At the time, this was a slightly fanciful idea that expanded on the algorithms in, say, dating apps or things like TripAdvisor into a Black Mirror-esque scenario where your entire life – where to go on holiday, where to eat dinner, what shows to go and see – were reduced to a simple in-app algorithmic equation telling you what to do. Today, it’s not even that outrageous an idea – Zuckerburg has openly said that something incredibly like this is his ultimate goal for the Metaverse. One of the key points Emily clarified in her initial idea was that this hypothetical app always got it right – the suggestions it made were the things you would most enjoy in any given situation, and the app always moved you towards your ideal outcomes, simply removing the decision-making process from you and instead reducing it to what it knew about you.

I said then that I wouldn’t use the app, and having read Zuboff’s book, I think it’s even more important that we start resisting similar sorts of efforts to control and predict our behaviour, in defence of our right to the future tense. Why? Because I don’t think the ideal life is the outcome we really want. I think what we want is our life – the life we choose for ourselves. And that will include mistakes. It will include wrong turns that teach us lessons. It will include happy accidents where delight comes out of disaster. It will include embarrassment, and failure, and discomfort, and error. And the pain of those wrong turns are bearable precisely because they’re a product of our own will – we make them happen by making the choices we make. When our lives are mapped out for us by external forces with the promise of “perfection,” then no amount of pain or error could be remotely bearable. When we will our own lives into being, then the hurt that comes from a “wrong” choice gives us so much, even if it takes us a long time to see it and understand it. Letting our lives be controlled by surveillance capitalism’s methods of behavioural control also means letting all our choices be based on our past selves – “You’ll like X because you liked Y” – rather than letting us imagine potential versions of ourselves in a possible future where our decisions were based on nothing other than the desire to try something. “There was no reason at all for me to try this, but I’m so glad I did” is one of the nicest feelings in the world.

When you attempt to remodel society into something where people’s own will is something you can accurately predict and influence, then a huge part of our humanity is lost. I think it’s a part worth fighting for. Mind you, I’m typing this up in a tab in Google Chrome, so clearly there’s a bit of work to be done at my end when it comes to pushing back against all this stuff. Might install Duck Duck Go as my first flag-in-the-sand in defence of my right to be human.

What about you guys? Would you use the app, if it always showed you the “right” choice? Or is there a part of yourself that’s protective of your right to make the wrong choices, as long as you make them yourself? I’d love to hear what you all think!

A Cool New Thing In Comedy – Not sure, tuned out of comedy news a bit for the Christmas break, but I’ve been to see two incredible live shows this week. If you can get tickets to Derren Brown’s Showman at the Apollo Theatre or the stage adaptation of My Neighbour Totoro at the Barbican, do try to go, they’re two of the most magical things I’ve ever seen on a stage.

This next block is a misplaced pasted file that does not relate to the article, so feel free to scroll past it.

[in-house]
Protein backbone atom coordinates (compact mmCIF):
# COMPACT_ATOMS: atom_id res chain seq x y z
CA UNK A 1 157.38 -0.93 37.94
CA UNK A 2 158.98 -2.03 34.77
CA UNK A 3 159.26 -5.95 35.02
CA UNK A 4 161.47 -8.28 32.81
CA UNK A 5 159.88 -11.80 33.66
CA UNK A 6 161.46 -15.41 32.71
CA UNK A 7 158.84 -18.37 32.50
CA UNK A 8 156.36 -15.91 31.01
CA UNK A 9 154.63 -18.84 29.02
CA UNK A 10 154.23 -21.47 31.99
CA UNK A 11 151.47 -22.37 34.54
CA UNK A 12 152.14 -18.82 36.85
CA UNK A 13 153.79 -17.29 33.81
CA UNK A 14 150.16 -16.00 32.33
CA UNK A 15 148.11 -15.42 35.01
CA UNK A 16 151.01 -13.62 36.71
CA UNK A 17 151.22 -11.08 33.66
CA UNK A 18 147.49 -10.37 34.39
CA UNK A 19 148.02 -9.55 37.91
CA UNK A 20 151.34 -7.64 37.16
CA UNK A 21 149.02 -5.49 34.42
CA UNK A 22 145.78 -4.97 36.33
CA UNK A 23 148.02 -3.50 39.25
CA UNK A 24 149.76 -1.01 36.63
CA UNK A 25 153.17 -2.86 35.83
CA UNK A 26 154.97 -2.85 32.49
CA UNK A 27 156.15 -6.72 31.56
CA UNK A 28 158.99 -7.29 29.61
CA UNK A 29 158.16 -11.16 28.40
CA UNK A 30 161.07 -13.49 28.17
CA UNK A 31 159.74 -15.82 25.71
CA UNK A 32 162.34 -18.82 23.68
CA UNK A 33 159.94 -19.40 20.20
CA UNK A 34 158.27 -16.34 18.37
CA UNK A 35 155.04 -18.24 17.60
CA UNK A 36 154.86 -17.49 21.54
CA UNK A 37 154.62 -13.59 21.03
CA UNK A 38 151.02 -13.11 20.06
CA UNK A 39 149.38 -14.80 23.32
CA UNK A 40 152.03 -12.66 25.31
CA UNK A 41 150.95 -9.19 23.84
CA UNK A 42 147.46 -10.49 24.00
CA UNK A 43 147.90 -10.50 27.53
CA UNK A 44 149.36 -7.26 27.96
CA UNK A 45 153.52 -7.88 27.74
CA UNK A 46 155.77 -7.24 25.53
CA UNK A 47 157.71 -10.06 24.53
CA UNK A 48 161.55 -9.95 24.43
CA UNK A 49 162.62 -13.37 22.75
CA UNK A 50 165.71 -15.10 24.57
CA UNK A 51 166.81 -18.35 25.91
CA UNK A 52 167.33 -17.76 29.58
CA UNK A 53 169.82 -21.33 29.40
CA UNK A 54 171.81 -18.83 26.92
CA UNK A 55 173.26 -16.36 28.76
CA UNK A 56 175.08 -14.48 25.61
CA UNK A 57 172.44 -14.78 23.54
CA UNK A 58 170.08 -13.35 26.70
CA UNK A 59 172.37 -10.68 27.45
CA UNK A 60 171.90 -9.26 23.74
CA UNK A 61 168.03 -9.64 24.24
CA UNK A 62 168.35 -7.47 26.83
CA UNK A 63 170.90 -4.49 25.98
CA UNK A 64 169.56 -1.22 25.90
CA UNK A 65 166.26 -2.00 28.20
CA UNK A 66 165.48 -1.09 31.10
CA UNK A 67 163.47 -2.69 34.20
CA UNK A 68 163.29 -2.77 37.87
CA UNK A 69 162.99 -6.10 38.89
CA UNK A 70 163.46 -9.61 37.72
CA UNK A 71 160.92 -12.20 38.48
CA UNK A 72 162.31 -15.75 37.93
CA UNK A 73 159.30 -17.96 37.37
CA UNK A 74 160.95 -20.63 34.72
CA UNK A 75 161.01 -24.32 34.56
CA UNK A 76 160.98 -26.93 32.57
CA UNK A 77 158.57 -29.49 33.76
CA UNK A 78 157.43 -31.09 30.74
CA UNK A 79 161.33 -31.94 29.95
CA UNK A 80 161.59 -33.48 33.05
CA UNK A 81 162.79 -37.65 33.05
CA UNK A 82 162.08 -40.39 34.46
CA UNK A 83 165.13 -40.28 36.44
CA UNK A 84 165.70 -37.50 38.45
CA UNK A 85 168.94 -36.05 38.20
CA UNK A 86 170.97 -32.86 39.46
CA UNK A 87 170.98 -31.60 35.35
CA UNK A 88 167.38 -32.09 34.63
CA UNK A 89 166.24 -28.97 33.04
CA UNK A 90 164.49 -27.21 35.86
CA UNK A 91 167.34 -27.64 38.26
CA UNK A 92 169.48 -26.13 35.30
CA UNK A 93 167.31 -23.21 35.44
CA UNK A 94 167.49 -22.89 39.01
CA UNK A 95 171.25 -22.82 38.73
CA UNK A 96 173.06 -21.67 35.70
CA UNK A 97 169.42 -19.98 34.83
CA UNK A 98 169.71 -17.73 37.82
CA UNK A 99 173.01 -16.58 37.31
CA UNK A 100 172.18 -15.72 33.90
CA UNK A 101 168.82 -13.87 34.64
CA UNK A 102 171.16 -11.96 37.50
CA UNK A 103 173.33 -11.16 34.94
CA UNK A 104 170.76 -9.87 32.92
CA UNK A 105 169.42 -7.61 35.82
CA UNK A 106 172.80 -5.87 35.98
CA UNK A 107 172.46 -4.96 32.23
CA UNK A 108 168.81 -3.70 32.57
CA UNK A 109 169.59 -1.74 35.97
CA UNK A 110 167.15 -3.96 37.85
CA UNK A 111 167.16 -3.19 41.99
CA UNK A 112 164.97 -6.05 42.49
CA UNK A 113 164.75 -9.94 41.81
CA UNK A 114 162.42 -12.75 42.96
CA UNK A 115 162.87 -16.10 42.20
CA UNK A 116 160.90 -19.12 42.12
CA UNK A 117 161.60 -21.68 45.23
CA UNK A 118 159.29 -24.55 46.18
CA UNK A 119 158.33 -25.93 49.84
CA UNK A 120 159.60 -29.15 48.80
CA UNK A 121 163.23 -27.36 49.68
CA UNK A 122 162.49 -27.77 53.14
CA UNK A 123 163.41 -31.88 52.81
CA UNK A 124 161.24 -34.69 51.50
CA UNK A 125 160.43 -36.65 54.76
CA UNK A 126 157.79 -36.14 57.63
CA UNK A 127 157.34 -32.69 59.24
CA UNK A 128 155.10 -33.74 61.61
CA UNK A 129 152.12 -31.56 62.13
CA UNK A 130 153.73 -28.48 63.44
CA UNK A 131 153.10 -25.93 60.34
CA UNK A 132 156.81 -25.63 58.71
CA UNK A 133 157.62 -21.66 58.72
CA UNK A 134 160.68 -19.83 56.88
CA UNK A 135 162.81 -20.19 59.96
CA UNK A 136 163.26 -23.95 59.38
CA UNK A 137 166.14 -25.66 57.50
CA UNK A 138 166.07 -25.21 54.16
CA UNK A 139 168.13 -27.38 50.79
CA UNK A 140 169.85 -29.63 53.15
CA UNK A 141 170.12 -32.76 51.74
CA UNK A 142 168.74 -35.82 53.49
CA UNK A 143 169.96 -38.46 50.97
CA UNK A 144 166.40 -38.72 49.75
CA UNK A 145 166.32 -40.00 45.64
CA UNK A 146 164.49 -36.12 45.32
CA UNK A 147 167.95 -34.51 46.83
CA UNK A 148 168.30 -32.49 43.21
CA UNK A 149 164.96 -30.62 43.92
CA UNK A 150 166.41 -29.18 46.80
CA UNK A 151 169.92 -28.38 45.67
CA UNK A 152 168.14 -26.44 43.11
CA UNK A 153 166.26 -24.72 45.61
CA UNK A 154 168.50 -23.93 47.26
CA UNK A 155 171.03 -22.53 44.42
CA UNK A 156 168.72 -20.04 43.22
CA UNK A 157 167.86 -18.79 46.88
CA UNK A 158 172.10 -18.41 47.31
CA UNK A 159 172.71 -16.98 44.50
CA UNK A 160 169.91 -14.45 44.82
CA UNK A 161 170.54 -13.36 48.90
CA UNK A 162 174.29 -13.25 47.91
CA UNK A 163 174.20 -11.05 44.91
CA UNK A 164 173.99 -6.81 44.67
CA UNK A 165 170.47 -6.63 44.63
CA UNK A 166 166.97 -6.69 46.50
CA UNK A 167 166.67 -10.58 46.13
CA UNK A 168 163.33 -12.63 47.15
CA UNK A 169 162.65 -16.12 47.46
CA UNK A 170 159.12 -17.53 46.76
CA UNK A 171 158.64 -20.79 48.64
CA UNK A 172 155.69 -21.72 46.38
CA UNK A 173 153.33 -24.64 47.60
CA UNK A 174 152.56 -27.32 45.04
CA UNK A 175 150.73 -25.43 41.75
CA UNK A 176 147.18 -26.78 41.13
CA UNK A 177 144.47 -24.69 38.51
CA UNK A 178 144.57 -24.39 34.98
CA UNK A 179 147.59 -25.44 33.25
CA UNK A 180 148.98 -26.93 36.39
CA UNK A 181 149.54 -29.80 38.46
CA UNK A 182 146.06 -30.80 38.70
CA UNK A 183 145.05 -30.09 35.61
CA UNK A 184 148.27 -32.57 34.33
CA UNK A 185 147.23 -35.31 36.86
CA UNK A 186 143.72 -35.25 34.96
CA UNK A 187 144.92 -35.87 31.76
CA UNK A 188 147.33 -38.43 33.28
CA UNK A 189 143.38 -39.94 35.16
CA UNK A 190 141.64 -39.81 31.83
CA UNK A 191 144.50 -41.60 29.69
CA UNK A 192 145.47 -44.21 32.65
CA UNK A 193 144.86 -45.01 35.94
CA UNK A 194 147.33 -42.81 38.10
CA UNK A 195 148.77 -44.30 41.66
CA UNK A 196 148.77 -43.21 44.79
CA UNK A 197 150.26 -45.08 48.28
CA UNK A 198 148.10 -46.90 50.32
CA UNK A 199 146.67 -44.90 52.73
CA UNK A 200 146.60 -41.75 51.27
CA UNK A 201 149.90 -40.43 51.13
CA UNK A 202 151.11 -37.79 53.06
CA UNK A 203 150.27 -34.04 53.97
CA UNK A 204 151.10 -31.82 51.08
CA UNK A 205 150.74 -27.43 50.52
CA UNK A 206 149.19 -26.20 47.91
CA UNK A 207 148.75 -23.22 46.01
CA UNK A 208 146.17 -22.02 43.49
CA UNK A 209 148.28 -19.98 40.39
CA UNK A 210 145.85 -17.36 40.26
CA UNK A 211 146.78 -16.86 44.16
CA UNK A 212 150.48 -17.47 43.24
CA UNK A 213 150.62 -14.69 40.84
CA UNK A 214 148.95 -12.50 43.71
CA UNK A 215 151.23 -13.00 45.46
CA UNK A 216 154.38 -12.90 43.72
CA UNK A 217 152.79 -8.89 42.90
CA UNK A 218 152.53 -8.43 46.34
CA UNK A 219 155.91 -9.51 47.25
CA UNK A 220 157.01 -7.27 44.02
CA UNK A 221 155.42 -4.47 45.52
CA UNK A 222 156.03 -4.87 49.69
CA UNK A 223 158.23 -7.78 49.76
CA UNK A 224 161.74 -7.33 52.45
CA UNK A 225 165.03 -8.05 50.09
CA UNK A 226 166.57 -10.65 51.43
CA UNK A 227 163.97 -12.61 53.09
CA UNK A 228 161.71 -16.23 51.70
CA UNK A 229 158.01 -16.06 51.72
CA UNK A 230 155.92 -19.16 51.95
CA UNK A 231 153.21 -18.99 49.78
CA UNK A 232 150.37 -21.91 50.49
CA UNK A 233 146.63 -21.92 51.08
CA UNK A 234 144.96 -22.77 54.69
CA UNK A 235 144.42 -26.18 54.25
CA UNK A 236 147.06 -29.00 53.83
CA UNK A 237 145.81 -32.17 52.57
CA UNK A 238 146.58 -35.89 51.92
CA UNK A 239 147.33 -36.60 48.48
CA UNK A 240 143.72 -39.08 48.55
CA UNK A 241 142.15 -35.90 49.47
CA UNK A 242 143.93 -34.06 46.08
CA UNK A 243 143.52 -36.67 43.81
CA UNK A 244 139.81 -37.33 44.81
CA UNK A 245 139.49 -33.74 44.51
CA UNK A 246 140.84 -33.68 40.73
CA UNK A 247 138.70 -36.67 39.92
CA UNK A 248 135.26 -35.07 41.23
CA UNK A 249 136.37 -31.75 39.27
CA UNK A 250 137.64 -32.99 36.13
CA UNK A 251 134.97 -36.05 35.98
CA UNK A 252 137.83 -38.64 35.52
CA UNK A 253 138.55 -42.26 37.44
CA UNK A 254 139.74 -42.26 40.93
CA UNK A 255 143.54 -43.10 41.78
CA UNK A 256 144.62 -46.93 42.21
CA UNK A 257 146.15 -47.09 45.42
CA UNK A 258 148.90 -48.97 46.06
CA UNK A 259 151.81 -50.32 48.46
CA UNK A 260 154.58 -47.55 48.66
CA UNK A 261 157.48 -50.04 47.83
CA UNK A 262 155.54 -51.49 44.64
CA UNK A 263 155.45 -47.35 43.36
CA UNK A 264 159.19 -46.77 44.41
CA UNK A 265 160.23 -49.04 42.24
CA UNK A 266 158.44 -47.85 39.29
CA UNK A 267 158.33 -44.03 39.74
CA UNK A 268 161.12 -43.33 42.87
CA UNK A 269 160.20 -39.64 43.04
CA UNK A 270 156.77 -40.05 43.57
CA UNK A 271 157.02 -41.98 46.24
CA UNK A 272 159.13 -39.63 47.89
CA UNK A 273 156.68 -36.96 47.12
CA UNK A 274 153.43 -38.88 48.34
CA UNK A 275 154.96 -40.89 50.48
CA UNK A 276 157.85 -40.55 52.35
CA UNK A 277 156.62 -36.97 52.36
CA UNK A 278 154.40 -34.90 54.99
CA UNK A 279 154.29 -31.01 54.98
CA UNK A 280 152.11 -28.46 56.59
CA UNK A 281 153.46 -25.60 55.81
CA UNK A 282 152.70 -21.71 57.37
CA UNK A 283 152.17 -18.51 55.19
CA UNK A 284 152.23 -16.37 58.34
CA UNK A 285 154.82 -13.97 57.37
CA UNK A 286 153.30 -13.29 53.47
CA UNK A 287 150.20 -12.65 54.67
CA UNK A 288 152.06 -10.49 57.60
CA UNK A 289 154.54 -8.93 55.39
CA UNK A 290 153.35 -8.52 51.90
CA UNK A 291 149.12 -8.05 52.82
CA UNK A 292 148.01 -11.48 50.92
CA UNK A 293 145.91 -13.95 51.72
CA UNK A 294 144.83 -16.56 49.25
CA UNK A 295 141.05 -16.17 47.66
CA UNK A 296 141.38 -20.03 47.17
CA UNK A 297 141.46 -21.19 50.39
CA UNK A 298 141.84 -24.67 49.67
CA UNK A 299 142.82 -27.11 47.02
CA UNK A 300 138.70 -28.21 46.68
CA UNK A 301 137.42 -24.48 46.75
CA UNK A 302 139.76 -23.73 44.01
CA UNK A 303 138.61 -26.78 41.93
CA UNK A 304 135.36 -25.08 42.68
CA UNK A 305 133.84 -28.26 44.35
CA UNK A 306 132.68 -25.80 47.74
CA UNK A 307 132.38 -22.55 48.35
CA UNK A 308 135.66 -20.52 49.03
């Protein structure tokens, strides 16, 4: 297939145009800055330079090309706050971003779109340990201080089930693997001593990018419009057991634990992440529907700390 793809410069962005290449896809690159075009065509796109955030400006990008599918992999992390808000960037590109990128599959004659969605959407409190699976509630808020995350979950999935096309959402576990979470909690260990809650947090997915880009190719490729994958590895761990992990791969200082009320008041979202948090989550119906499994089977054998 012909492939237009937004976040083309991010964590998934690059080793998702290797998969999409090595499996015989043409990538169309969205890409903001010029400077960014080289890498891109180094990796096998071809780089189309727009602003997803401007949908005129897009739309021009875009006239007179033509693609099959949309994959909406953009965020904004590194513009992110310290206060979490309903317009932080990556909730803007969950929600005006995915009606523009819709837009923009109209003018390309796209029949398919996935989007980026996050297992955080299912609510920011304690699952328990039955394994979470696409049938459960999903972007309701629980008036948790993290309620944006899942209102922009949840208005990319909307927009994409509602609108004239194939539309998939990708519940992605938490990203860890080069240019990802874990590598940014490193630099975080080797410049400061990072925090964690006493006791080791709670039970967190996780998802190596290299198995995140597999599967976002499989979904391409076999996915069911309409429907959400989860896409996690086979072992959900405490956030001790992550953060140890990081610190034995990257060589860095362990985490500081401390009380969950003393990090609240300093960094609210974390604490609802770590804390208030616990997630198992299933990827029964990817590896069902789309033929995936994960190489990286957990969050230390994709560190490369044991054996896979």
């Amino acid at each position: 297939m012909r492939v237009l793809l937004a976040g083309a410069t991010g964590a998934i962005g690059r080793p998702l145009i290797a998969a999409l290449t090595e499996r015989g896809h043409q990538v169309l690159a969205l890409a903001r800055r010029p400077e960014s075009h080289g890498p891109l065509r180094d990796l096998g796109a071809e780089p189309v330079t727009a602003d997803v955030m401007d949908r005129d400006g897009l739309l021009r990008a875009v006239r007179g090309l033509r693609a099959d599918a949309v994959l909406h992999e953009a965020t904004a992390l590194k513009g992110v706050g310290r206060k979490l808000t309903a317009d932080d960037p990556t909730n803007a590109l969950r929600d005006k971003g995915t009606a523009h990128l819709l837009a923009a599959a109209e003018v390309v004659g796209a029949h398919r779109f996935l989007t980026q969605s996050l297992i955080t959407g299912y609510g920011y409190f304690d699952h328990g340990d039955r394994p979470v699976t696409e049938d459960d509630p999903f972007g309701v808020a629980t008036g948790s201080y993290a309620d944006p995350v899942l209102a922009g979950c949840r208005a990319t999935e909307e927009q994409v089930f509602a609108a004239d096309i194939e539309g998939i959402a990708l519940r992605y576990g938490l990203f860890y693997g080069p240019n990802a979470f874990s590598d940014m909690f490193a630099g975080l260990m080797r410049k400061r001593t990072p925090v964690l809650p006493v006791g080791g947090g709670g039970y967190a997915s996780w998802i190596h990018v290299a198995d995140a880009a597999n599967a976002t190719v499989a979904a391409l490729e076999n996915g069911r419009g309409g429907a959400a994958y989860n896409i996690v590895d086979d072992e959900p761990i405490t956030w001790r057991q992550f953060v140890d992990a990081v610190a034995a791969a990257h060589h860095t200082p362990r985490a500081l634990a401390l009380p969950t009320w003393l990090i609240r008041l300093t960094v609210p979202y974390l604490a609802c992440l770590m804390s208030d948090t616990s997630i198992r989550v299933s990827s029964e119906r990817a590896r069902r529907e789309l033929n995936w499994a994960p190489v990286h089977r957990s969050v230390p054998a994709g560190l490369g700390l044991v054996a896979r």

What’s Made Me Laugh The Most – Probably the little white and blue tree spirits in My Neighbor Totoro waddling around in the flesh. As I mentioned in this newsletter before, when I saw the film it didn’t actually do that much for me, but seeing those little guys as real physical creatures, I absolutely fell in love with them.

Book Of The Week – I’ve just started Eleanor Oliphant Is Completely Fine by Gail Honeyman. Enjoying it so far, although between this and A Little Life, I kind of wish writers would stop mystery-boxing characters’ trauma as a plot device. There’s something kind of unpleasant about reading something and constantly being nudged to think “Ooh, I wonder what the horrific childhood incident was?” It would be nice if there were more stories that treated a character’s trauma simply as a fact that they have to carry with them, rather than as a fascinating personality quirk or a puzzle for the reader to solve.

Album Of The Week – Absolute Loser by Fruit Bats. After my slightly disappointing first foray into Fruit Bats’ discography last week, I’m happy to report that this is brilliant. It’s much more the kind of thing I was hoping for from them off the back of Bonny Light Horseman – it’s got more of a country twang and the songwriting has just come on leaps and bounds from their earlier stuff, as far as I can tell.

Film Of The Week – Wild Men. This is a Danish film about a guy who has a mid-life crisis and goes to live in the woods as a Viking. I watched it thinking it was going to be one of those quirky European comedies where the jokes only come once every fifteen minutes, but they’re the funniest jokes you’ve ever seen. As it turns out, there are jokes, but it’s more of a violent drama than it is a comedy. Still very good, though. But you need a strong stomach to get through some of its gorier scenes.

That’s all for this week! As ever, I’d love to hear what you all think, and if you enjoy the newsletter enough to recommend it to a friend, or encourage others to subscribe, I’d hugely appreciate it! Take care of yourselves until next time, and Merry Christmas!

Joz xx

PS To restore a bit of festive cheer into a decidedly un-Christmassy instalment, here’s a silly sketch about nutcrackers I made. Enjoy, and have a great Christmas break, all of you:

The Original Model For The Nutcracker Doll